04 Jan BE GRATEFUL YOU CAN’T UNDERSTAND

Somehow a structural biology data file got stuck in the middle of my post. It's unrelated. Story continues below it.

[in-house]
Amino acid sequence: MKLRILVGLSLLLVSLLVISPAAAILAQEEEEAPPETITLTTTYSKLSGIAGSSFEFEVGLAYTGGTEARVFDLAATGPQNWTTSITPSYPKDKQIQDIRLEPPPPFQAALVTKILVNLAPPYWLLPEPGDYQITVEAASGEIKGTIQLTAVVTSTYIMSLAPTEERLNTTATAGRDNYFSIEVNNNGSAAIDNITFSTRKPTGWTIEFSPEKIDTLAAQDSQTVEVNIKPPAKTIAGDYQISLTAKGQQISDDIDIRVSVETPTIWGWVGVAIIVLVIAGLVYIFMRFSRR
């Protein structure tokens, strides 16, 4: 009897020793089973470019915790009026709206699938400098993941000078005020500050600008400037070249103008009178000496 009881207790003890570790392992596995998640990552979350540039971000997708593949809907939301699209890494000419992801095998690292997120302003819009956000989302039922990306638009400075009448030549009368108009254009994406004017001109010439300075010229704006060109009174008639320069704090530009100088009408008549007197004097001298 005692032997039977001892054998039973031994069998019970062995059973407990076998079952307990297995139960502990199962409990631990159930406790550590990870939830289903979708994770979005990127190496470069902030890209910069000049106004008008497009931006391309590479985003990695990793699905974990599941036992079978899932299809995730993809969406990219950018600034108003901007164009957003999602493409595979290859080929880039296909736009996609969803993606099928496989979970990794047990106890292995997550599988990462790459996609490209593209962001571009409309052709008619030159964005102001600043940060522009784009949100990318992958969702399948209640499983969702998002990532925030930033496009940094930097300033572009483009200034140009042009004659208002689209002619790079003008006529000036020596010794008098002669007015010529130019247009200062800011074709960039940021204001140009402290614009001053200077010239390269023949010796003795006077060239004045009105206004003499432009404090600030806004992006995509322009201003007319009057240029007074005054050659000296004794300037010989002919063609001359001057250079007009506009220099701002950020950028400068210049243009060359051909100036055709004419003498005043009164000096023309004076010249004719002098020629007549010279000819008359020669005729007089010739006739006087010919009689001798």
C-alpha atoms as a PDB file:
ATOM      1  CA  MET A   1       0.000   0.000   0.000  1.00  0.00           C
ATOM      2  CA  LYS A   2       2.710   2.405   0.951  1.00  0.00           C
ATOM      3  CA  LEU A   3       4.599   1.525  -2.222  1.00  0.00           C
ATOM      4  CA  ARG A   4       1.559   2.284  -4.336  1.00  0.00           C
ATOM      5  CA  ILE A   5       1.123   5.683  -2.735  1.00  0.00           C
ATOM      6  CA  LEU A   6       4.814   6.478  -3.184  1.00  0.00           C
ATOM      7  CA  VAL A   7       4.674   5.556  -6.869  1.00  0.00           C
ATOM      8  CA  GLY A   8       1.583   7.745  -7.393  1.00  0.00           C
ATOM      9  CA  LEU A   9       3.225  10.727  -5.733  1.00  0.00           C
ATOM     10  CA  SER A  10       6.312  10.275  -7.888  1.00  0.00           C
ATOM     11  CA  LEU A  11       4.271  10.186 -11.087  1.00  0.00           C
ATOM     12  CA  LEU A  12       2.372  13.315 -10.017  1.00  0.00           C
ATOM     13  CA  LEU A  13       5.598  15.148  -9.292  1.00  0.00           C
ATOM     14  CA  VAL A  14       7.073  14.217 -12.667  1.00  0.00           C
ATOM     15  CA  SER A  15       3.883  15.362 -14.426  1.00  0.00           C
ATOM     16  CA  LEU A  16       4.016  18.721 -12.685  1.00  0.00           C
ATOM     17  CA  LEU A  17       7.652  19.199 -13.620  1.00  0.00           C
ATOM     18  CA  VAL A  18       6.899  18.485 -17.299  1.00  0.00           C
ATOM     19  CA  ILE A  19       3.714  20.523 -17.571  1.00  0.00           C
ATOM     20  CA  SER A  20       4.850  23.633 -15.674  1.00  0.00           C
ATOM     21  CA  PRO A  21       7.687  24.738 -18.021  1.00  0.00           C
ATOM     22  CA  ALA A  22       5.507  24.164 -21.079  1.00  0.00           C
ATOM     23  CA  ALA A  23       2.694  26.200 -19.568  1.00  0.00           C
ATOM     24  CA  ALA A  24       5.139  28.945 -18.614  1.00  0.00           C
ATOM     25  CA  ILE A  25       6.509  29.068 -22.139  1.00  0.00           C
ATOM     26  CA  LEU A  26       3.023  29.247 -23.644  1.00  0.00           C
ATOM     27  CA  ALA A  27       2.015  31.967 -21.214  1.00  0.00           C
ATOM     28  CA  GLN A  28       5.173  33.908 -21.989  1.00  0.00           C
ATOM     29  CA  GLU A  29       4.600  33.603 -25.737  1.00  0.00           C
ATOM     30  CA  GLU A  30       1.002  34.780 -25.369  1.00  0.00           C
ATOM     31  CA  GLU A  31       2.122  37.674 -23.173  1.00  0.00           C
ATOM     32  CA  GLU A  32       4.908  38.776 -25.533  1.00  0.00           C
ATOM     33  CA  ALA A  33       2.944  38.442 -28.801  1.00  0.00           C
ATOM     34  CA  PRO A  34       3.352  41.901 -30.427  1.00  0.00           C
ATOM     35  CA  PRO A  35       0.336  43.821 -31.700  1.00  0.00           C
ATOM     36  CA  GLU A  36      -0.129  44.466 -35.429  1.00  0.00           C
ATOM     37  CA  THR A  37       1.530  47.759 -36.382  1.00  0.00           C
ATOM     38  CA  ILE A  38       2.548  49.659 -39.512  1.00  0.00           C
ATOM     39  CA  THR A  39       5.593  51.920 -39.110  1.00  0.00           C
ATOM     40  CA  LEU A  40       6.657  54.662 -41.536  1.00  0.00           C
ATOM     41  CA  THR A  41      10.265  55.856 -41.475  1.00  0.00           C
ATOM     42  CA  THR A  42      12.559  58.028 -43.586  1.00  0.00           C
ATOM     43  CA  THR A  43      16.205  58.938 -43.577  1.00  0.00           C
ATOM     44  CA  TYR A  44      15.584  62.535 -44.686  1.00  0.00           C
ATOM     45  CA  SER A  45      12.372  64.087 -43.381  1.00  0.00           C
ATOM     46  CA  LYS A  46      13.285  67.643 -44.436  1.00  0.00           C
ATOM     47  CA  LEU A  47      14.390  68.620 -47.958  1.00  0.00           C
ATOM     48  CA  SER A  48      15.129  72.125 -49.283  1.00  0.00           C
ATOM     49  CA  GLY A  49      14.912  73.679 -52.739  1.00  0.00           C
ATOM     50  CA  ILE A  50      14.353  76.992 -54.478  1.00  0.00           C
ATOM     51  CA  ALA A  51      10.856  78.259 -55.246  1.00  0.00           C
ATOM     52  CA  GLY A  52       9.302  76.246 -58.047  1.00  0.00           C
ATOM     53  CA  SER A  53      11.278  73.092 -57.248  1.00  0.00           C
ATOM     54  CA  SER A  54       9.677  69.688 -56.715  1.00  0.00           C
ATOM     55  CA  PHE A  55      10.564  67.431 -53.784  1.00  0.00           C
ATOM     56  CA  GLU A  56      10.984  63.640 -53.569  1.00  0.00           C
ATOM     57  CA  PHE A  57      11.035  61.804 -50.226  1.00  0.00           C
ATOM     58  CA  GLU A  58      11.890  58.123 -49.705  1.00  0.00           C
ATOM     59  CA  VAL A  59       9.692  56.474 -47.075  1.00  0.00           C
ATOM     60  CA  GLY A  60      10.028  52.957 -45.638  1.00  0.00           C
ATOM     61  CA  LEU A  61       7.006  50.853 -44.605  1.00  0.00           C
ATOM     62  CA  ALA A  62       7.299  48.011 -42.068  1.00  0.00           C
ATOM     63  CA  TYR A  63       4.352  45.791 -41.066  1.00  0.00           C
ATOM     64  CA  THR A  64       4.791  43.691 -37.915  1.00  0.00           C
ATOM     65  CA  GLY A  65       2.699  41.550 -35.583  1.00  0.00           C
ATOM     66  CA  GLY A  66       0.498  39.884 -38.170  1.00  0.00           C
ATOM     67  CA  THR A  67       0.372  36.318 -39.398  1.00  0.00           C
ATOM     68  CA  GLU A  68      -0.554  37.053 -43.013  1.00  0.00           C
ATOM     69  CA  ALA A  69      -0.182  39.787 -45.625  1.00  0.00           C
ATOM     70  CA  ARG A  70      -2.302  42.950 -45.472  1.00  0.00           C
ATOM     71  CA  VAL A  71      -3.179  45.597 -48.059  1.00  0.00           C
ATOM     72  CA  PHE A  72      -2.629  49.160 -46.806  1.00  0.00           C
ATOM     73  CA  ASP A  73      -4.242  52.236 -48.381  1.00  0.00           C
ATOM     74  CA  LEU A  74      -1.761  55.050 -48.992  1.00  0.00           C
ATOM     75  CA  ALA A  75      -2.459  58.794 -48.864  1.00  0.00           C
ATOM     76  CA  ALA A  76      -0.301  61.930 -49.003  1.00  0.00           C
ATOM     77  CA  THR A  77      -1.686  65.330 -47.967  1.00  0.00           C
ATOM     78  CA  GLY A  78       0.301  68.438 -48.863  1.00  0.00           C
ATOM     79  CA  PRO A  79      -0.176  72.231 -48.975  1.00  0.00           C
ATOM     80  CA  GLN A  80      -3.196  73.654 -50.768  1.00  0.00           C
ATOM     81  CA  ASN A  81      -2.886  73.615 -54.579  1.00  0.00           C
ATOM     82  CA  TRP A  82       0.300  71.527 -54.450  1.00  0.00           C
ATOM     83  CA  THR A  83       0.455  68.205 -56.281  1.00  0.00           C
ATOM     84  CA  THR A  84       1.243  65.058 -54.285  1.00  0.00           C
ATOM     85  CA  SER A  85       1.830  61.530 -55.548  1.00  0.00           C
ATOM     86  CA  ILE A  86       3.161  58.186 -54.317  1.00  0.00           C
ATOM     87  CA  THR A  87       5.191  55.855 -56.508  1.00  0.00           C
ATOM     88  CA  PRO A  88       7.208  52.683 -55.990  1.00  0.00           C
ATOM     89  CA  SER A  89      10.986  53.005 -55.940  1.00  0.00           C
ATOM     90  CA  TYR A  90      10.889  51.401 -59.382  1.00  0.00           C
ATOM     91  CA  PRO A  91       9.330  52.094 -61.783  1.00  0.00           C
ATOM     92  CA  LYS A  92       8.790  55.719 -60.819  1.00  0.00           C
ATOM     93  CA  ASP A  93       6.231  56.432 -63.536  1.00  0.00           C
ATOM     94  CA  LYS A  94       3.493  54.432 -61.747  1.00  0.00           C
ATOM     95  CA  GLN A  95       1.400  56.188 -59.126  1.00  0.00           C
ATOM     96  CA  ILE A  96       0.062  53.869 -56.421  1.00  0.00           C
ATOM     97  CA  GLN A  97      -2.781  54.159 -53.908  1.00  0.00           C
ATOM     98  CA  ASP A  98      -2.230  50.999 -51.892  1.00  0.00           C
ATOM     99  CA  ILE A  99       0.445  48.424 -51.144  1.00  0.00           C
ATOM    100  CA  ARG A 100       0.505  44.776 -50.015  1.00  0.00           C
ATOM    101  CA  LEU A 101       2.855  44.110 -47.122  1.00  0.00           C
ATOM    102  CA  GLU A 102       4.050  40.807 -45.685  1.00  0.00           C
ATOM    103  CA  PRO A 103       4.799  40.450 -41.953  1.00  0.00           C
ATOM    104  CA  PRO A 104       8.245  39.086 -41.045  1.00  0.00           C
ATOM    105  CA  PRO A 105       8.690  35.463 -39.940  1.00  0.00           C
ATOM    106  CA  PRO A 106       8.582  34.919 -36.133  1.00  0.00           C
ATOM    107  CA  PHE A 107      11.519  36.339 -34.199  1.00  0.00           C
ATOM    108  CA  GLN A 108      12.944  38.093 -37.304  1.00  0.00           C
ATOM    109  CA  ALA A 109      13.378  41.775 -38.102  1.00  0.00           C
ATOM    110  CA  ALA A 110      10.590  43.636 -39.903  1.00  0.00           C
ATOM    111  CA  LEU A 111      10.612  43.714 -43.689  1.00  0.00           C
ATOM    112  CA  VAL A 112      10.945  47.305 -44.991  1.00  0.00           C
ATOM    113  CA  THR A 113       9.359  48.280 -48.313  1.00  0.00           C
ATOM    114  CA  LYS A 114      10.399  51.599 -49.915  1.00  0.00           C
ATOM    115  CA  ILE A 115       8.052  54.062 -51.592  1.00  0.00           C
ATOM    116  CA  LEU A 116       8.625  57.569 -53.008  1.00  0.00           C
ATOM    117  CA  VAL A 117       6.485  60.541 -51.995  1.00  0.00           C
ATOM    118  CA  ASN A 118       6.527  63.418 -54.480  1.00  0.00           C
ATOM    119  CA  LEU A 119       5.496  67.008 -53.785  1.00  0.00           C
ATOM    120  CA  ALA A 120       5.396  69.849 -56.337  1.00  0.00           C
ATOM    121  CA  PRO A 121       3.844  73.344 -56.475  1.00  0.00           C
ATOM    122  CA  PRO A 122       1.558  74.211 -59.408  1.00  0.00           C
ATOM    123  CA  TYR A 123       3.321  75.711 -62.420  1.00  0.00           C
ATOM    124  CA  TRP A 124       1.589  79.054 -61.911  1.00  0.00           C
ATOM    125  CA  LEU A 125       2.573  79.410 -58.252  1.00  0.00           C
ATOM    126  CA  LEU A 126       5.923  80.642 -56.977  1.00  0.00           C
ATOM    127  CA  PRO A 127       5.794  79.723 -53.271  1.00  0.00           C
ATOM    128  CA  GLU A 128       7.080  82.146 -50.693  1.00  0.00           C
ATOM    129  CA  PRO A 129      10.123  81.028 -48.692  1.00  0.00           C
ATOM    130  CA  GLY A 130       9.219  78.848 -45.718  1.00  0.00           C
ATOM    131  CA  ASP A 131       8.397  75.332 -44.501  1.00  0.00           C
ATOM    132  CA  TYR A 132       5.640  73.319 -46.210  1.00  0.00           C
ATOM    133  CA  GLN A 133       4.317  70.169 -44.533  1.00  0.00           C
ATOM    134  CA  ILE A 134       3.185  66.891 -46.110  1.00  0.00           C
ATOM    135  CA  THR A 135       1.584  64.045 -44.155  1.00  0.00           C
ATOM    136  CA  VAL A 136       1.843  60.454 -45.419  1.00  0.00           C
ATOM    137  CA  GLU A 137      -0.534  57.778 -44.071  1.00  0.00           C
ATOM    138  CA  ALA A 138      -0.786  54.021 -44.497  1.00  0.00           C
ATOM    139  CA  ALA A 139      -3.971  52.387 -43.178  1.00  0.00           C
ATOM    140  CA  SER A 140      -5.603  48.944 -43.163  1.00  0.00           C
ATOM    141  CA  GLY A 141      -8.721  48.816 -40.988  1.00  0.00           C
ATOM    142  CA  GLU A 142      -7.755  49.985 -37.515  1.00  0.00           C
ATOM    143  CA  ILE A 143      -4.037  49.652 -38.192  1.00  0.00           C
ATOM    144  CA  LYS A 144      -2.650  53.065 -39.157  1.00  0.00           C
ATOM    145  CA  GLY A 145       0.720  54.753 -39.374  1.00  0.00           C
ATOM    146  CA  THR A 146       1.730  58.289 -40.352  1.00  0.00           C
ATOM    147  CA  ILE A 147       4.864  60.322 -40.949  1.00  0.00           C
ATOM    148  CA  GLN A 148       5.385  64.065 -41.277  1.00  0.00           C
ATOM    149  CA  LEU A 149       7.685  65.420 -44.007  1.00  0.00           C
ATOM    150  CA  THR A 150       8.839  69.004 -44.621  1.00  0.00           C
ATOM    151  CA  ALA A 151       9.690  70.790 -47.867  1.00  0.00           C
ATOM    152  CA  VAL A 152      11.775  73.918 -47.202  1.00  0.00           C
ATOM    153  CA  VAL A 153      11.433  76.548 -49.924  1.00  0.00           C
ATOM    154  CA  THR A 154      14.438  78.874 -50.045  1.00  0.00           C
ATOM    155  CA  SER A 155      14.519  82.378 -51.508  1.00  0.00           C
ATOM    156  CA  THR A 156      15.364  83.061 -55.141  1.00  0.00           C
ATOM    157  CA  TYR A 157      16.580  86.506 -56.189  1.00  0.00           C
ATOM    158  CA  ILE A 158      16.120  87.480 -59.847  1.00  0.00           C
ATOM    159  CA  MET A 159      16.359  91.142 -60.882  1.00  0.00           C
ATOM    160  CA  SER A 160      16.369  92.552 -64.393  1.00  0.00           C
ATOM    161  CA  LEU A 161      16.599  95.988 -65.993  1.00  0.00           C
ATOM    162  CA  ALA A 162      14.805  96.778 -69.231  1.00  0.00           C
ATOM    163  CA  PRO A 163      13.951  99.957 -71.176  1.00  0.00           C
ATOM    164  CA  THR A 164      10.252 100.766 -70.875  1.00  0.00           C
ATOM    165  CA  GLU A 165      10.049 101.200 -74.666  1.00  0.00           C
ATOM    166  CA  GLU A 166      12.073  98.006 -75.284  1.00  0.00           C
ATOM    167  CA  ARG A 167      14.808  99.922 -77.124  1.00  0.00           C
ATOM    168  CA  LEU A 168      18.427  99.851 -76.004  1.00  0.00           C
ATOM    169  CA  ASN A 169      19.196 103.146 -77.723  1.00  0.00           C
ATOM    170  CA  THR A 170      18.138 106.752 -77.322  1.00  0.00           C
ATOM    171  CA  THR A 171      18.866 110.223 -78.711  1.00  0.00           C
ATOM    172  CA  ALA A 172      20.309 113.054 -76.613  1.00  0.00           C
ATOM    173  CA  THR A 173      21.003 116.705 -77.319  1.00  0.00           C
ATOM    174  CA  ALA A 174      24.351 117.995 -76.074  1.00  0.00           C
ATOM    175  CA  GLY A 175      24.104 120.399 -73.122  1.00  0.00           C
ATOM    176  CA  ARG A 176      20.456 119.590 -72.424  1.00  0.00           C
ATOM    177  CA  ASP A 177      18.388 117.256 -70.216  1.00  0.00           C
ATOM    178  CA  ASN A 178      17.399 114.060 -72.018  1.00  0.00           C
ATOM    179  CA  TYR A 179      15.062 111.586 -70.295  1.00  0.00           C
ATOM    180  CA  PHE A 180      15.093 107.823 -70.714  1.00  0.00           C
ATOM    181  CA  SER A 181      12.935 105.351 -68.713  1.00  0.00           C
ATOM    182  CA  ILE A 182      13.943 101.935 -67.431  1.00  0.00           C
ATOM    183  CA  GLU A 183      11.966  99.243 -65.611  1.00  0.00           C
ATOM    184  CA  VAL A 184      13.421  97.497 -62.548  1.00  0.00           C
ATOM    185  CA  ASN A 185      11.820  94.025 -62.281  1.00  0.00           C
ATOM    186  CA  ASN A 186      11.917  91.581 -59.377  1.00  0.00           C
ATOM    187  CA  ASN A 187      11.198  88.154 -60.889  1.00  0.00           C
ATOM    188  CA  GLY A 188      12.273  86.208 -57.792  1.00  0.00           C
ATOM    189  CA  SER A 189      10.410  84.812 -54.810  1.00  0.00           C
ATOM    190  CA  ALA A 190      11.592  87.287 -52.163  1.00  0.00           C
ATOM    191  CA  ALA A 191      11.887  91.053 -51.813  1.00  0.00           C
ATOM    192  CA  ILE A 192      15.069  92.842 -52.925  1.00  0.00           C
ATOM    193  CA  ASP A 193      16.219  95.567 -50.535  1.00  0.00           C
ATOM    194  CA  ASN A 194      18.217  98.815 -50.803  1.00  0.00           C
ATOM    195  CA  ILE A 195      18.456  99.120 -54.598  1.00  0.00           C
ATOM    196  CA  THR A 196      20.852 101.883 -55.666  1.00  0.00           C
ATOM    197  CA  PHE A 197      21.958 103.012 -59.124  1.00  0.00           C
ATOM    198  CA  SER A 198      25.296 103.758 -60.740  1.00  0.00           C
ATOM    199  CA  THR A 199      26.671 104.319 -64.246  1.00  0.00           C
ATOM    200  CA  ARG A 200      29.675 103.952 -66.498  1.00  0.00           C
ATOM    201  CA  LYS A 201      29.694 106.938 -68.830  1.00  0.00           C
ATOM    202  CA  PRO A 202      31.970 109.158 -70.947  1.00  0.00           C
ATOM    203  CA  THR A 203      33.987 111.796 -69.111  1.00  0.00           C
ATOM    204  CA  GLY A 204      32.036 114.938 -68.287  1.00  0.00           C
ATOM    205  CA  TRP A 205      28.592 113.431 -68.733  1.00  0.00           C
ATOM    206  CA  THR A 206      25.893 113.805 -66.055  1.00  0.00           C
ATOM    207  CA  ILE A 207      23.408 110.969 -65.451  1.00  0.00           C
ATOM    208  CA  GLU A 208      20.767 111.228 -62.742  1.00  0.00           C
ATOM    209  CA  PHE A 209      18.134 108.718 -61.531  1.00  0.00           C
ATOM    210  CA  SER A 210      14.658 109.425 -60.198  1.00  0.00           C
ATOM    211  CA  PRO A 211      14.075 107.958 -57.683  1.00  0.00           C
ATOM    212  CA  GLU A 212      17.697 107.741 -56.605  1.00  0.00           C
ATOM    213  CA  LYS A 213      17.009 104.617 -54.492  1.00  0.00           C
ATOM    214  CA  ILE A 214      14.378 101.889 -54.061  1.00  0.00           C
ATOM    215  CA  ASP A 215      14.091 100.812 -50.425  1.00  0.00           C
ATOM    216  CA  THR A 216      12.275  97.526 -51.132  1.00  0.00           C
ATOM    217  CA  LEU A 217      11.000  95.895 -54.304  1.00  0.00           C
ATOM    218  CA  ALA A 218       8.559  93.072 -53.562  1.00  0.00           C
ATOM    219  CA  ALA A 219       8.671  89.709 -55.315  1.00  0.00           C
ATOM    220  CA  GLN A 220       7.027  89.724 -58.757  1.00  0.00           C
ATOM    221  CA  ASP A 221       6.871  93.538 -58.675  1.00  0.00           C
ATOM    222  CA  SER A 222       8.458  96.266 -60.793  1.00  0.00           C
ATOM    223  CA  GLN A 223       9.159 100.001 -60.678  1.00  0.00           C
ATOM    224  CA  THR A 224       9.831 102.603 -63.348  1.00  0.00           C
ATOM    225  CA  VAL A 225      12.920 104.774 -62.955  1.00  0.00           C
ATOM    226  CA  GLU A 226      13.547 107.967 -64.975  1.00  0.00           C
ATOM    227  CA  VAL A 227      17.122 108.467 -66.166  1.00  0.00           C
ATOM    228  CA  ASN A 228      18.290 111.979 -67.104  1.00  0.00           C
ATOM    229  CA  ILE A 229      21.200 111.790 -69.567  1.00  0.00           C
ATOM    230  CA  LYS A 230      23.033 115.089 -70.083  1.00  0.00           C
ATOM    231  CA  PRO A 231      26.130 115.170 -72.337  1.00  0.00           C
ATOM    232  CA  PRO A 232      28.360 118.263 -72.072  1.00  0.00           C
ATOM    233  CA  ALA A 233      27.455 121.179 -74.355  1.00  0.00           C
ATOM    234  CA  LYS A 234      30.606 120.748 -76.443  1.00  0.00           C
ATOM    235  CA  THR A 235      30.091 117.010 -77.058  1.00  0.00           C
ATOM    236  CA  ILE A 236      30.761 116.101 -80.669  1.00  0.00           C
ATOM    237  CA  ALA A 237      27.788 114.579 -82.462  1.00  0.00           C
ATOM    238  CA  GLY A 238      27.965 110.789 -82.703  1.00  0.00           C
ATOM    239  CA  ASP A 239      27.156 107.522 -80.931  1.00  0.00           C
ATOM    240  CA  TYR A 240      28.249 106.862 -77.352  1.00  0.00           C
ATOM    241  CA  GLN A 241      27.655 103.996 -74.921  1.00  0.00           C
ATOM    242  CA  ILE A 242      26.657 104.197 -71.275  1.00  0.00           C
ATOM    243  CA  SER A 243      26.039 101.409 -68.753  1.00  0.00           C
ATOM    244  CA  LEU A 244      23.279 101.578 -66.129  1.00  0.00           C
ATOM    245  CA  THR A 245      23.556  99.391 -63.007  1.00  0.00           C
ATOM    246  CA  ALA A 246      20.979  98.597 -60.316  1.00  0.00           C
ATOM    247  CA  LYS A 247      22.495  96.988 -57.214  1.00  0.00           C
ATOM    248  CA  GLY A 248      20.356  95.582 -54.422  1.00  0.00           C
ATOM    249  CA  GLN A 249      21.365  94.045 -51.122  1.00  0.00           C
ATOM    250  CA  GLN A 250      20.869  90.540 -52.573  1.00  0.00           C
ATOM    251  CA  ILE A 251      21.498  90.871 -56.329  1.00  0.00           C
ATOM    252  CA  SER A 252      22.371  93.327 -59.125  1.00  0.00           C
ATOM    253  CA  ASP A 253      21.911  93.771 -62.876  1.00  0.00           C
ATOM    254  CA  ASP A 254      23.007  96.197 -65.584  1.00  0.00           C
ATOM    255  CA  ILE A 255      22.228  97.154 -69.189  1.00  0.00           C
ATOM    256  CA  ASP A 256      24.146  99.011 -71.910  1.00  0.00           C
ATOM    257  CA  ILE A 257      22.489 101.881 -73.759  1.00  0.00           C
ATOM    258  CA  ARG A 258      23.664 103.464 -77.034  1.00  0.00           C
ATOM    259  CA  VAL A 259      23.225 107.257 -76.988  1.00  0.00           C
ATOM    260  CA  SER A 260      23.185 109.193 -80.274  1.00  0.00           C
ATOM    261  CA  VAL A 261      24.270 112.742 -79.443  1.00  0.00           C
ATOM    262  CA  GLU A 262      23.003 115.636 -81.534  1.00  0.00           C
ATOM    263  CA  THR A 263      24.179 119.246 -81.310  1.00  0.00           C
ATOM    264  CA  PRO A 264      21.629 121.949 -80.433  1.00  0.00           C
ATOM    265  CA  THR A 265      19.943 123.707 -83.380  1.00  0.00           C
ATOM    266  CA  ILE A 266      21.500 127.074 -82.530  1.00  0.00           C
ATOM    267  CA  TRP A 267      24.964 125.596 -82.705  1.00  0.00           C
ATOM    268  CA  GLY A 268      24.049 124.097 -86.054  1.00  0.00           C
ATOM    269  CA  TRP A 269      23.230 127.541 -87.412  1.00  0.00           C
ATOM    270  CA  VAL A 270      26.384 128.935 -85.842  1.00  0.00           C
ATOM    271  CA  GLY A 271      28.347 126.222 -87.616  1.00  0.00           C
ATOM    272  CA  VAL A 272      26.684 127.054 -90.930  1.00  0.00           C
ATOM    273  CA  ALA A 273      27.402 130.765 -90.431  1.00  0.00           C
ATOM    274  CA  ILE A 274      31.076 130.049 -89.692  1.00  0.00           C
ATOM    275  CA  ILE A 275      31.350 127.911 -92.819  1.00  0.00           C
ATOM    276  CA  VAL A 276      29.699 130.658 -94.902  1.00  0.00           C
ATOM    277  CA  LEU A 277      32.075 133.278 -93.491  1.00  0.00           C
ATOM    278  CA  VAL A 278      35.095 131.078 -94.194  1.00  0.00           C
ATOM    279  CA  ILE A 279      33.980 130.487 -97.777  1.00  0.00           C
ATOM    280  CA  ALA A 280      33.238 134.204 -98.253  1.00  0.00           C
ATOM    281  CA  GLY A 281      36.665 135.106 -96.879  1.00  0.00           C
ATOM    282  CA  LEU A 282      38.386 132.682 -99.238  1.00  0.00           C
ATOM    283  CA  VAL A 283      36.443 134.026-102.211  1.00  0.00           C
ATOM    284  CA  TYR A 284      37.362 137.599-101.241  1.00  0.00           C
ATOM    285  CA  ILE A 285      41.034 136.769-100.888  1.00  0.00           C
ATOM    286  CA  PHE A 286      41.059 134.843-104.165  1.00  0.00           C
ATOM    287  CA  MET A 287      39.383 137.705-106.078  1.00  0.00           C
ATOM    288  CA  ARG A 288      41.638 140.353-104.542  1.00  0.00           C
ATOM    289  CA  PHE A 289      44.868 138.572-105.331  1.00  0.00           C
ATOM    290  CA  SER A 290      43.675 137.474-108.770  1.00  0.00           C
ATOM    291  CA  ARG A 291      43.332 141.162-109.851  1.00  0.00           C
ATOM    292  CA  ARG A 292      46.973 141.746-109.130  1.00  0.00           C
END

Chaim Walder broke onto the scene in 1993 with his first best-selling book, “Yeladim mesaprim al atzmam” (“Children Talk About Themselves”), translated into English as “Kids Speak.” The series was translated into eight languages and the original became one of Israel’s all-time best-sellers. He revolutionized children’s literature in Israel, giving voice to a population who were lectured to but too often didn’t feel heard. His books were made up of stories, written in first person as reported by children, talking about their problems, feelings and experiences. Children found his books validating, comforting, and encouraging. When a month ago, several women publicly accused Walder of assaulting them when they were minors seeing him for therapy, they weren’t the only victims. Dozens of boys, girls, married women, and single women testified in front of the Beis Din of Rav Shmuel Eliyahu about abuse going as far back as twentyfive years ago to as recently as earlier this year. Rather than participating in the Din Torah in an effort to prove his innocence, Walder ended the investigation by taking his own life, leaving behind a suicide note that asserted his continued denial and presented himself as the victim. Our hearts go out to all those who were abused and assaulted. They deserve our unequivocal loyalty and support. Sadly, while they have suffered the most and will likely continue to confront the trauma of their experiences throughout their lives, they are not the only victims. Children who read, enjoyed and felt connected to his series of books, are reeling in pain. Parents who can’t understand, let alone explain, are devastated. The pain of all these groups has only been compounded by the incomprehensible attitude of some rabbis and Jewish media who have not only failed to report on the abuse or stand up for the victims, but actually laud and memorialize the heinous perpetrator. There are so many questions surrounding this tragic story, each haunting in their own right. Many are understandably confounded in trying to understand: how could someone who dedicated his life to giving children a voice silence them? How could a storyteller deny others their story? How could a person who was devoted to validating the feelings of children, systematically abuse and assault them? Many will get stuck on the question, how could someone think the solution, the way out, or the answer is to take their own life? What exactly was he thinking when he wrote the note, what was he feeling right before he pulled the trigger? I obviously don’t have answers to these questions but I am reminded of a powerful lesson I learned years ago when I was haunted by a similar question. As a communal rav of a large shul, I have tragically dealt with several suicides over the years. Each is absolutely heartbreaking, inexplicable, and traumatic. Each circumstance is very different, each with its own story, background, and aftermath. Following one such tragic suicide, I was haunted, couldn’t sleep and was deeply disturbed by how someone I had known could end his own life. I spoke to a therapist and explained that I had spent my life studying, analyzing, and trying to make sense of Torah, people, and events. I generally felt a decent grasp on many things but couldn’t understand this. I was obsessed with making sense of it. The therapist, a good friend, told me to not only stop trying to make sense of it, but to be grateful I couldn’t understand it. I will never forget what he said: “If you could understand it, if you could relate to it or make sense of it, you would be capable of it. Be grateful you are healthy and well adjusted. Not being able to understand it should comfort you, not agitate you.” Indeed, there are many questions surrounding this tragic episode and we should be content, maybe even grateful, if we can’t make sense of it. We gain nothing by trying to get into the head of someone who could write for children and abuse children. Trying to understand the internal motivations and calculations that led to his ultimate end does not do any of us any good. Instead of getting stuck on those that have no answers, we should focus on those that we can and must provide answers to. How can we better protect victims, especially children? What can we do to show support at this time to people impacted by these horrible events? How can we hold rabbonim and communal leaders who have enabled such behavior accountable? What can we do to prevent such behavior in the future? Finding answers to these questions may not be easy but they are critical to ask and pursue. If you are able to, don’t let yourself be haunted by the unanswerable and unknowable; instead, channel the angst and discomfort into productive and meaningful conversation and action.